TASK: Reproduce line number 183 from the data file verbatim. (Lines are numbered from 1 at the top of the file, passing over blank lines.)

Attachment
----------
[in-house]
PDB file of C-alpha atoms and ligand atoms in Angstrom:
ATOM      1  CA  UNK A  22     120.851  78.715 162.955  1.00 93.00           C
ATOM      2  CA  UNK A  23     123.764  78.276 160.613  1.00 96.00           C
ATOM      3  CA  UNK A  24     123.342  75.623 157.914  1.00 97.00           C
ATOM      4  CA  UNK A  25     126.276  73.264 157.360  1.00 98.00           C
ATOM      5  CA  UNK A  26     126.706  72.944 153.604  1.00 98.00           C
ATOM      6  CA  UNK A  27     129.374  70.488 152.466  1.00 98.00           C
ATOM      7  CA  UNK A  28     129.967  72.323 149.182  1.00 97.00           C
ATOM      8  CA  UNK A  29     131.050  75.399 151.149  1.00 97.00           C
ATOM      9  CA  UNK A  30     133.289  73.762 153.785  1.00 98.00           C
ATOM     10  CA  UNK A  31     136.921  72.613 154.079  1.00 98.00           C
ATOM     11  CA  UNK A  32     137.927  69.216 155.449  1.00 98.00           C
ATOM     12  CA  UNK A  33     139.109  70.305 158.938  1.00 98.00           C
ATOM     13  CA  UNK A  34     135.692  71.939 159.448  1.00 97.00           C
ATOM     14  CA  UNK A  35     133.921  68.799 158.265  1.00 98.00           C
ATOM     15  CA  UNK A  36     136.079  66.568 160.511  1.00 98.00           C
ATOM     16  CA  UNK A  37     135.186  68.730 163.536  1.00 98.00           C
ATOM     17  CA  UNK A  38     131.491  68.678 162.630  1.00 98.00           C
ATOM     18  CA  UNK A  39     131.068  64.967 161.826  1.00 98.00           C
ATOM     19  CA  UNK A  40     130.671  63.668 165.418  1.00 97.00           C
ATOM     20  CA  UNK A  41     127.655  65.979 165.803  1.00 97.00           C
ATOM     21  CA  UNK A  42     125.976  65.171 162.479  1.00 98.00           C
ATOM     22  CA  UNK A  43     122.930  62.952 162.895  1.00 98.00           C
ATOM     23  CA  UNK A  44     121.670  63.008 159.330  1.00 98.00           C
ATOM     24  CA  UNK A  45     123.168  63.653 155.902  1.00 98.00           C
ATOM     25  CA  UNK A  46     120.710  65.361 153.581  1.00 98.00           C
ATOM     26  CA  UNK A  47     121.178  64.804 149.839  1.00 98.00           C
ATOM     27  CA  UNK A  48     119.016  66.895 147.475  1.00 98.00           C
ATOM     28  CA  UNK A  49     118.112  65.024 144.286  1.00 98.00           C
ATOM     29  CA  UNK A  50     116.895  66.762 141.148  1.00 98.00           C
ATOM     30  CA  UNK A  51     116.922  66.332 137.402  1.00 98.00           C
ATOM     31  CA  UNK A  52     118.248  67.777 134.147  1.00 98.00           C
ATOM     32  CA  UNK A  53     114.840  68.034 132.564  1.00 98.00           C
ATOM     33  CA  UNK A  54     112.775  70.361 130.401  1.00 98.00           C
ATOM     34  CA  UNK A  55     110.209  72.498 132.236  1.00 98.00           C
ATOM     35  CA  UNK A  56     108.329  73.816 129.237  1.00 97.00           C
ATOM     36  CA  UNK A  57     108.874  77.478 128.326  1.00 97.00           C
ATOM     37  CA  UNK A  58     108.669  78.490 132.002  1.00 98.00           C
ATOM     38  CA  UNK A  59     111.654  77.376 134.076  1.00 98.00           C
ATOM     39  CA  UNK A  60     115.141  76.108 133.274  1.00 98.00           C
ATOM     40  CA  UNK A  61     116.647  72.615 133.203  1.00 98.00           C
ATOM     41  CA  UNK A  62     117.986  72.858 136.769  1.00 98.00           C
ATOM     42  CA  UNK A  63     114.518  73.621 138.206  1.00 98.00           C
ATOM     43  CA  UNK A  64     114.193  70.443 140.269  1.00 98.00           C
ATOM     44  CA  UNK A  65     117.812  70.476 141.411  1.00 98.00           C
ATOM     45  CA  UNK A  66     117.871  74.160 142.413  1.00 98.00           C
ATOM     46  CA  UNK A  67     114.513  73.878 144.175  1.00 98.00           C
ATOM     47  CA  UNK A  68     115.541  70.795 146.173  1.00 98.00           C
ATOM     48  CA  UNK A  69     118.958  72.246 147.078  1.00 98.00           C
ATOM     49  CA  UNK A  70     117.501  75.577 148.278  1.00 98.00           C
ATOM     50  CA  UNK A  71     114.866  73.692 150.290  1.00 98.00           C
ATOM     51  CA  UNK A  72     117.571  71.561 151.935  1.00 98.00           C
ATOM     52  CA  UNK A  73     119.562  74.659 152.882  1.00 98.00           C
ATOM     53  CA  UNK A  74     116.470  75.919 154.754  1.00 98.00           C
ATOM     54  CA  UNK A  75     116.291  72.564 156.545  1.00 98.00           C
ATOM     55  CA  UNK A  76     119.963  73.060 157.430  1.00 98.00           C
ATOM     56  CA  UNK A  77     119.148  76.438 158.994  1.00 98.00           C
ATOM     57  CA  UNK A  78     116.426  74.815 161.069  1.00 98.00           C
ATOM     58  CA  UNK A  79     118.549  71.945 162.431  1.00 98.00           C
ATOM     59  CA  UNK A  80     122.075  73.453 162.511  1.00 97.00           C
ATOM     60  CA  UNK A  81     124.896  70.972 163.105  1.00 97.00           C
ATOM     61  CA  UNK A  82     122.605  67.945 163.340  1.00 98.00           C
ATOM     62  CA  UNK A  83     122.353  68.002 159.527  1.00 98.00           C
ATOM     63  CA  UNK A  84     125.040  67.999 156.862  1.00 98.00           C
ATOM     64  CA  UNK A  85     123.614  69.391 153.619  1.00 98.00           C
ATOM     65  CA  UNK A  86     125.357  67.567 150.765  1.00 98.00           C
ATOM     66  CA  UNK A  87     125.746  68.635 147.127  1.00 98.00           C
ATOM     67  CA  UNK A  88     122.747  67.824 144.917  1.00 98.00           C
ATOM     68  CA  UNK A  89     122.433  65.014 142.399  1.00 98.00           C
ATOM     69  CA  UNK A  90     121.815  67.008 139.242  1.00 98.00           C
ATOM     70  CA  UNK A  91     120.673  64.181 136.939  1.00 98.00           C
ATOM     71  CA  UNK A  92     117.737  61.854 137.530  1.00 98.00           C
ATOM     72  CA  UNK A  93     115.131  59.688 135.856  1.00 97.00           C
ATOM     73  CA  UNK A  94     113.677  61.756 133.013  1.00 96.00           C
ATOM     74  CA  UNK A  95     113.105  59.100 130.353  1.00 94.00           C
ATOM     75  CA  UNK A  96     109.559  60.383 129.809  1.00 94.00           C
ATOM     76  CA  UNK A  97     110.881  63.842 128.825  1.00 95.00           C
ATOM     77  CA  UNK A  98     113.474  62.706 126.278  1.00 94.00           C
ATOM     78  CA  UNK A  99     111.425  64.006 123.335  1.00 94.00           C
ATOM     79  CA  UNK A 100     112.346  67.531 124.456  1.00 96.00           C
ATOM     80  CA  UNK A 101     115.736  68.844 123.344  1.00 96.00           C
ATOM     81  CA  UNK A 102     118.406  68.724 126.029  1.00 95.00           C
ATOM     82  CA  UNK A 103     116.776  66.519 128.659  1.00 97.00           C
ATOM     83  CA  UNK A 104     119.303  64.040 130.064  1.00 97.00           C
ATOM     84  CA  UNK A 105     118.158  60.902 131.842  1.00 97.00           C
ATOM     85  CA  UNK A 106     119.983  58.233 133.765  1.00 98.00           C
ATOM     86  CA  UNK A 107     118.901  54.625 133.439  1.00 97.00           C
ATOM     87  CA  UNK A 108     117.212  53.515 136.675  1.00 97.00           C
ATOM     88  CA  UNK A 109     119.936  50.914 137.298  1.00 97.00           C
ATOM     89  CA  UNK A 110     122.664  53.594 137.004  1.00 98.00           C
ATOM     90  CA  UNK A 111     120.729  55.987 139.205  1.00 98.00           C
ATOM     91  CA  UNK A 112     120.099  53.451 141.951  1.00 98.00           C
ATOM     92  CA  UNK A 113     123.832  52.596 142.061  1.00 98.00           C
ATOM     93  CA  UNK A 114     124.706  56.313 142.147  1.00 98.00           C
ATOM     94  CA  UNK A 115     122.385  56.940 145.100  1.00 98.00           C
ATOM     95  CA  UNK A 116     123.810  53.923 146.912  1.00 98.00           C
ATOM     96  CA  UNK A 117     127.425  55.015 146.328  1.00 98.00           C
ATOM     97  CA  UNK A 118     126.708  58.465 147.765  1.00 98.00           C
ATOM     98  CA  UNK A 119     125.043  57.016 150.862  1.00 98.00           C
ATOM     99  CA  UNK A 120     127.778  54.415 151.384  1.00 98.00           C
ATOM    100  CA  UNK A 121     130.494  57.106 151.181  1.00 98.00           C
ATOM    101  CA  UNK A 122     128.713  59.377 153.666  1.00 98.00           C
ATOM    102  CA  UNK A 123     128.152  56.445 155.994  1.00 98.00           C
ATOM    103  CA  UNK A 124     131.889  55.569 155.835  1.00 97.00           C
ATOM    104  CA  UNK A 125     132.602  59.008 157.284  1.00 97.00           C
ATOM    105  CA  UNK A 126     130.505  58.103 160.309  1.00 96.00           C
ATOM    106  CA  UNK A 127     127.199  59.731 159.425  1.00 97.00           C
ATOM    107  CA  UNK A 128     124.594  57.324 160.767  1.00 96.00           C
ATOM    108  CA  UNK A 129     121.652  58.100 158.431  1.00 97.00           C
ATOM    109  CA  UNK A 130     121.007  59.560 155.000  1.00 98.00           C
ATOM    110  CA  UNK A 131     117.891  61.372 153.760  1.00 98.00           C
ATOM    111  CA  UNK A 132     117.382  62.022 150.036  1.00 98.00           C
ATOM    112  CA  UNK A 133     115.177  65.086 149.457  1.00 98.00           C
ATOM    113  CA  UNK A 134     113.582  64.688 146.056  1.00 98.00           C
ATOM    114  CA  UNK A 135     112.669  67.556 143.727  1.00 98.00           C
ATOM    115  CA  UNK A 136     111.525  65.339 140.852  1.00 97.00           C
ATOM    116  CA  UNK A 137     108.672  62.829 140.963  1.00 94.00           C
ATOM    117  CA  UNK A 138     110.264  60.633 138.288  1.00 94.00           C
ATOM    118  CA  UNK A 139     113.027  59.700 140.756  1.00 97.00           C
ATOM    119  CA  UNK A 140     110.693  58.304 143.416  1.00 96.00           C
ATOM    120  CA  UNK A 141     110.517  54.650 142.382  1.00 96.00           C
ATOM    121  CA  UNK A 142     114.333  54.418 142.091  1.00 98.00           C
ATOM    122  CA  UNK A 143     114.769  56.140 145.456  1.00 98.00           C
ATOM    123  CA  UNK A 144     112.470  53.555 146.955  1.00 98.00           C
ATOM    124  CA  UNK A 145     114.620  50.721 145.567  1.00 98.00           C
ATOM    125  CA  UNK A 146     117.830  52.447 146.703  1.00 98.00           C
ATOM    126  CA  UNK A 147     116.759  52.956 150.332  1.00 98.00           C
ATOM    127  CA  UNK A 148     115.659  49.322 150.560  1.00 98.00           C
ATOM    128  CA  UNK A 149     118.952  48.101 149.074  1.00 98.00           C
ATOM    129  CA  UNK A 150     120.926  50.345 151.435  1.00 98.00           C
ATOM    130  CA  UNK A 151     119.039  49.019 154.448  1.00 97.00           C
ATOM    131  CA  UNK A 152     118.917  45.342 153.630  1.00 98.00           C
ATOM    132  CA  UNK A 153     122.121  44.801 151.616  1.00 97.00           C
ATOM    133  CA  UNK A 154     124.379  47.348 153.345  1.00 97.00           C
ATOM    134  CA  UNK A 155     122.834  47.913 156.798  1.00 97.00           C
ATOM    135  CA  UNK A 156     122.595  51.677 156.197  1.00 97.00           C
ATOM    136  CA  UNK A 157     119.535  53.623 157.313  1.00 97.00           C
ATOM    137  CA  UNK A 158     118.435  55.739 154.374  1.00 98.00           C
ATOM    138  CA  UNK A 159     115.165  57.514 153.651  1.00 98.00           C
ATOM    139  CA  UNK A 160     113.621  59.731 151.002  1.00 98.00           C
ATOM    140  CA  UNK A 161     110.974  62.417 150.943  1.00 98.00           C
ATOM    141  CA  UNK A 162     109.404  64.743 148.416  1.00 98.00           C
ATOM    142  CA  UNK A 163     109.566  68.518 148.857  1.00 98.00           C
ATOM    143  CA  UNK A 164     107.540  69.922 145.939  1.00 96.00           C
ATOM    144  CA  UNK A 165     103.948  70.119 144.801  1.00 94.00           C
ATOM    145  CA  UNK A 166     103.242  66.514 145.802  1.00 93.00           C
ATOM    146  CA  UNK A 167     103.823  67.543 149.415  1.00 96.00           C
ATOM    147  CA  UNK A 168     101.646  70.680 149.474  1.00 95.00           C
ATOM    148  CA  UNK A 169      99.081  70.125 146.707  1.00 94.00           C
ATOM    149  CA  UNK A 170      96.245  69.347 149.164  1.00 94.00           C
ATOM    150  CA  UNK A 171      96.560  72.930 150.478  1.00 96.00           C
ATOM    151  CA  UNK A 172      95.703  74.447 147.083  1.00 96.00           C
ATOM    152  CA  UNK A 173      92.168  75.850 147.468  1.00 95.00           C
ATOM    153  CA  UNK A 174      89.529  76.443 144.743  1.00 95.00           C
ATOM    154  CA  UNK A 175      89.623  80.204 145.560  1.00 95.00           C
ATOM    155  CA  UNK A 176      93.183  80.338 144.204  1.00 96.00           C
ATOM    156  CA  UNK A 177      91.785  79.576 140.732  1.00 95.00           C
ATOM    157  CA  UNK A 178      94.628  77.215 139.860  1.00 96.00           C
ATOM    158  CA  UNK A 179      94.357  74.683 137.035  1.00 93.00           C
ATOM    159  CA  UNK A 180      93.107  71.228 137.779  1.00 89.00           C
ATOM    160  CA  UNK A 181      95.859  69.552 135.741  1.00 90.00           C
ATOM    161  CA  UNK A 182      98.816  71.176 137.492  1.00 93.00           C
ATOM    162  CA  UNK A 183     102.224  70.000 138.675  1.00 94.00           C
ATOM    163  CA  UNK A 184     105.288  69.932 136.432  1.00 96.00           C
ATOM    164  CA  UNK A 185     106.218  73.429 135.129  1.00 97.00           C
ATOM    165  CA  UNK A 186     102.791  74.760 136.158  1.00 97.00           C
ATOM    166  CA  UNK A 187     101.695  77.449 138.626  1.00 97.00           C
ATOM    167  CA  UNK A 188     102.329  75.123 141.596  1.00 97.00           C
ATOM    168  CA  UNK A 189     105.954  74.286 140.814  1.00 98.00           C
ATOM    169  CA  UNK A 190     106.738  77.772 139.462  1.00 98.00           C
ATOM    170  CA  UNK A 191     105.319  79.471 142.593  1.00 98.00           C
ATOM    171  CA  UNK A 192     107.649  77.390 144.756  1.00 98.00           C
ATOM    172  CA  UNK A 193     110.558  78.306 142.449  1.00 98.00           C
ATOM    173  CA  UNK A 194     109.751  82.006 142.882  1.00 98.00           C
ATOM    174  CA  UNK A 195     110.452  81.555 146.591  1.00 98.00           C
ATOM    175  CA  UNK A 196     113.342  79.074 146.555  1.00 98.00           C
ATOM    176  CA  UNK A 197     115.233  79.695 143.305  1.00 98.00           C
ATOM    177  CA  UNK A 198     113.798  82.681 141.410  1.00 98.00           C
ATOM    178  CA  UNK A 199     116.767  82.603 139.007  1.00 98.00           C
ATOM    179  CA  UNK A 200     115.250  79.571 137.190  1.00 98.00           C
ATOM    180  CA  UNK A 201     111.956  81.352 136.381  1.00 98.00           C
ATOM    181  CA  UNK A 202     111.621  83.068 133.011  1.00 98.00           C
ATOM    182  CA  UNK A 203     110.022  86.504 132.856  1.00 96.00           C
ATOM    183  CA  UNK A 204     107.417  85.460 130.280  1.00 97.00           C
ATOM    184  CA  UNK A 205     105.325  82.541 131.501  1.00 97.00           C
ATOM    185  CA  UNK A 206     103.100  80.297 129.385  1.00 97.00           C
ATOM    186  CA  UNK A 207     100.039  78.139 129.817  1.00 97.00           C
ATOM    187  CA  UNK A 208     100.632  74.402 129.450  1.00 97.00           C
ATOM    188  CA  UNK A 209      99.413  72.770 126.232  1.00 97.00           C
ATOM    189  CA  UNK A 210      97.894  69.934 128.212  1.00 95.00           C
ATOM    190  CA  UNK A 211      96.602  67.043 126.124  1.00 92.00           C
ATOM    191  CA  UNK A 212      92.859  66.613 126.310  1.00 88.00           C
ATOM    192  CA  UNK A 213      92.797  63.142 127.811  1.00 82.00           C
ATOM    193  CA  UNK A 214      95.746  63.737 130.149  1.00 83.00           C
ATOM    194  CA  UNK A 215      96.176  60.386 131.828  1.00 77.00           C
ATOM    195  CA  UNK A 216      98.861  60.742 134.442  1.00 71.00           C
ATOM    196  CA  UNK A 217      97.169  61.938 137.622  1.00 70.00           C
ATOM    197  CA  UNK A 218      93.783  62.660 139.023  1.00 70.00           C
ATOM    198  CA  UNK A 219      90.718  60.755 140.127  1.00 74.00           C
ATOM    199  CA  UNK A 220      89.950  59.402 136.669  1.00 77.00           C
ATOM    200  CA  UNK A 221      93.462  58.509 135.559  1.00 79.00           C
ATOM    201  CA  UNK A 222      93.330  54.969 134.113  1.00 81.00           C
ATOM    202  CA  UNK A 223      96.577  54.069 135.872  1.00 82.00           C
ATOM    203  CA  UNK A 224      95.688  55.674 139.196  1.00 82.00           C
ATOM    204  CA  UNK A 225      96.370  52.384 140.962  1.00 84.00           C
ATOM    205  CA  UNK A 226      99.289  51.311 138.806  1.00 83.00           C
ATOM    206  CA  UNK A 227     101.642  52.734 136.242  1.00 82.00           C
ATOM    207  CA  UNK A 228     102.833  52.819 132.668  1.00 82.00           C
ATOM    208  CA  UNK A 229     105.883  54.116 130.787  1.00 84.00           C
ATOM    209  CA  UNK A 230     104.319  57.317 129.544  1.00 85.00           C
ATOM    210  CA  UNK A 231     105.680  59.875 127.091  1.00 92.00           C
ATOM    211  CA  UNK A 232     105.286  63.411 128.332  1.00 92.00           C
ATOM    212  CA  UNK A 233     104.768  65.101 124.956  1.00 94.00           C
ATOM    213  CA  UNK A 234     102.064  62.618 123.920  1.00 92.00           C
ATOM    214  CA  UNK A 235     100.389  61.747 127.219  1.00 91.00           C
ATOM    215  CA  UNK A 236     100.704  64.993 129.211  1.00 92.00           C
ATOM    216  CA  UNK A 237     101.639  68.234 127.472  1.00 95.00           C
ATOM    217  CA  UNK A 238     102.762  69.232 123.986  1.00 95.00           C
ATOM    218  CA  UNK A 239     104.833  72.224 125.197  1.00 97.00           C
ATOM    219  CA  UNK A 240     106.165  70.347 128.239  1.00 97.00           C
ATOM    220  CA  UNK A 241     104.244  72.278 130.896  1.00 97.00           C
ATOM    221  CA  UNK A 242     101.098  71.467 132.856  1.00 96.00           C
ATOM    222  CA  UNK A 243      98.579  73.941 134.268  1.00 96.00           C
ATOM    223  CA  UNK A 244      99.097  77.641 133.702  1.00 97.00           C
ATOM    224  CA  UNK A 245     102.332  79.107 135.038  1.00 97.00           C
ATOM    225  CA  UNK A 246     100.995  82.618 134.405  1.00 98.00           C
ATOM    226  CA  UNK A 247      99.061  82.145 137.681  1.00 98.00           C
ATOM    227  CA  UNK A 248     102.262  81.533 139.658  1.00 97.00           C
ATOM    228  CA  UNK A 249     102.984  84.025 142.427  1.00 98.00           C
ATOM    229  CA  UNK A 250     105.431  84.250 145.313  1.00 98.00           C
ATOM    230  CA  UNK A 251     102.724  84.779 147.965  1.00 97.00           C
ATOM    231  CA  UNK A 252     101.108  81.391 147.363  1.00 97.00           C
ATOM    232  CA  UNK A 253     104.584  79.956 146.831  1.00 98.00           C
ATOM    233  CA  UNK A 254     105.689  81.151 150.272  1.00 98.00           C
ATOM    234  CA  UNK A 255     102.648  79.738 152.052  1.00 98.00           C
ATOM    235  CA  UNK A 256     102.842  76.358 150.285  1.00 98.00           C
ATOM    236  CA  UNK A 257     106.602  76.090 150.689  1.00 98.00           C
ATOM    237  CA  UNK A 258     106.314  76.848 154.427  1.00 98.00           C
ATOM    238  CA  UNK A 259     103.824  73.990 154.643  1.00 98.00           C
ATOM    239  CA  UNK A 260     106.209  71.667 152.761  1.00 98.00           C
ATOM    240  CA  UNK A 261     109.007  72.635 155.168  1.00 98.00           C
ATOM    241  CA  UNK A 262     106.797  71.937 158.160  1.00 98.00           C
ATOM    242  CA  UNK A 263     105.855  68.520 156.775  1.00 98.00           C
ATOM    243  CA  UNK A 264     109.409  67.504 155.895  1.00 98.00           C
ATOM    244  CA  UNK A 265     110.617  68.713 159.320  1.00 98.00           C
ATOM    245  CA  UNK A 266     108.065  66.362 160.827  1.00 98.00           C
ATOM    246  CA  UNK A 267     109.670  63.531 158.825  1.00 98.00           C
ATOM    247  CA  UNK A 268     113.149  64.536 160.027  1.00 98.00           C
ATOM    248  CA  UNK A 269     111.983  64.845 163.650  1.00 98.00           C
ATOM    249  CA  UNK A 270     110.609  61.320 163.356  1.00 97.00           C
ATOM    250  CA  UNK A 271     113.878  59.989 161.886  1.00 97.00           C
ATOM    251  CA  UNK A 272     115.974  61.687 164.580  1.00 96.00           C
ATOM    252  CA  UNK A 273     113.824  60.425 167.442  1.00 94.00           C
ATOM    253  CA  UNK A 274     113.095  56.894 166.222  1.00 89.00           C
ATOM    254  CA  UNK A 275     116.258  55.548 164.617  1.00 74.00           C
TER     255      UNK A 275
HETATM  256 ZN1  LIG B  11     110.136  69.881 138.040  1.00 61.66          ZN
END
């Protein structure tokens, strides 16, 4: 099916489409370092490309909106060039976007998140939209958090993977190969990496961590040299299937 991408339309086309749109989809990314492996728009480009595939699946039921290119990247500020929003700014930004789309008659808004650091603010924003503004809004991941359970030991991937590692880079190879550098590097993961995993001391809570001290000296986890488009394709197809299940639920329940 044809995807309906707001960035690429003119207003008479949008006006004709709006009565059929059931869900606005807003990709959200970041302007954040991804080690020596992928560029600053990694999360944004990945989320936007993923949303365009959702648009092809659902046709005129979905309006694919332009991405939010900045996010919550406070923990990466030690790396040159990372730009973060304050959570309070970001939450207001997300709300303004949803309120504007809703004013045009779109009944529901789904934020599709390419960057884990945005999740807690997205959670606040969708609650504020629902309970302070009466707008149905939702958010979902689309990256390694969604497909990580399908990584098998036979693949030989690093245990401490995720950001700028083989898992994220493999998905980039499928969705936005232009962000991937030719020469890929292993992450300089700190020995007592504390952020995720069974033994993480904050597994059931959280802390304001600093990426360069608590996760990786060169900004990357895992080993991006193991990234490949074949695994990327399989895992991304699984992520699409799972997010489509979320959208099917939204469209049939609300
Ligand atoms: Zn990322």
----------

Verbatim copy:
ATOM    181  CA  UNK A 202     111.621  83.068 133.011  1.00 98.00           C